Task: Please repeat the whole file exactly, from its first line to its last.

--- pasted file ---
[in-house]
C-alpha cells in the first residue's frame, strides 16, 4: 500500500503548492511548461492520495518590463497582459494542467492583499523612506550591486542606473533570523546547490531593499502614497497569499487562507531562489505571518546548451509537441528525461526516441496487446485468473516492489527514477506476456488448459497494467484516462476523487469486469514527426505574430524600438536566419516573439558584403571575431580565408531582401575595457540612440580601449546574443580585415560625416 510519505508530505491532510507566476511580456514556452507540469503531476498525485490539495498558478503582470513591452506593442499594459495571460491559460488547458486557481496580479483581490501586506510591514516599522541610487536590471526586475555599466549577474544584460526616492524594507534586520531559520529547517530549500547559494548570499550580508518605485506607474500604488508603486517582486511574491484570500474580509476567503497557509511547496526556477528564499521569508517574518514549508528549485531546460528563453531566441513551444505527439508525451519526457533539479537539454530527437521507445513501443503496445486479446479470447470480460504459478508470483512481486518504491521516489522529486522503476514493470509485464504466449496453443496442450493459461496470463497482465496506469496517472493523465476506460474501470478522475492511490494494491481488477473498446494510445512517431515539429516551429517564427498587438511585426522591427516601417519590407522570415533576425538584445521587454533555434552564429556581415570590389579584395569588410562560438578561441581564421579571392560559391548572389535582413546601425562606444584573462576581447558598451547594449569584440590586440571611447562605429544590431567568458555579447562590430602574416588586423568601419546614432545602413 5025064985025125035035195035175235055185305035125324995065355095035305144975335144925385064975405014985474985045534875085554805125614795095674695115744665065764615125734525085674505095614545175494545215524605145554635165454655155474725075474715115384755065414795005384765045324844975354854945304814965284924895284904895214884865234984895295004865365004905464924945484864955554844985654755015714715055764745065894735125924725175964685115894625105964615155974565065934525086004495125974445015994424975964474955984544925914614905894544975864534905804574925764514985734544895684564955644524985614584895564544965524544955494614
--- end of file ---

[in-house]
C-alpha cells in the first residue's frame, strides 16, 4: 500500500503548492511548461492520495518590463497582459494542467492583499523612506550591486542606473533570523546547490531593499502614497497569499487562507531562489505571518546548451509537441528525461526516441496487446485468473516492489527514477506476456488448459497494467484516462476523487469486469514527426505574430524600438536566419516573439558584403571575431580565408531582401575595457540612440580601449546574443580585415560625416 510519505508530505491532510507566476511580456514556452507540469503531476498525485490539495498558478503582470513591452506593442499594459495571460491559460488547458486557481496580479483581490501586506510591514516599522541610487536590471526586475555599466549577474544584460526616492524594507534586520531559520529547517530549500547559494548570499550580508518605485506607474500604488508603486517582486511574491484570500474580509476567503497557509511547496526556477528564499521569508517574518514549508528549485531546460528563453531566441513551444505527439508525451519526457533539479537539454530527437521507445513501443503496445486479446479470447470480460504459478508470483512481486518504491521516489522529486522503476514493470509485464504466449496453443496442450493459461496470463497482465496506469496517472493523465476506460474501470478522475492511490494494491481488477473498446494510445512517431515539429516551429517564427498587438511585426522591427516601417519590407522570415533576425538584445521587454533555434552564429556581415570590389579584395569588410562560438578561441581564421579571392560559391548572389535582413546601425562606444584573462576581447558598451547594449569584440590586440571611447562605429544590431567568458555579447562590430602574416588586423568601419546614432545602413 5025064985025125035035195035175235055185305035125324995065355095035305144975335144925385064975405014985474985045534875085554805125614795095674695115744665065764615125734525085674505095614545175494545215524605145554635165454655155474725075474715115384755065414795005384765045324844975354854945304814965284924895284904895214884865234984895295004865365004905464924945484864955554844985654755015714715055764745065894735125924725175964685115894625105964615155974565065934525086004495125974445015994424975964474955984544925914614905894544975864534905804574925764514985734544895684564955644524985614584895564544965524544955494614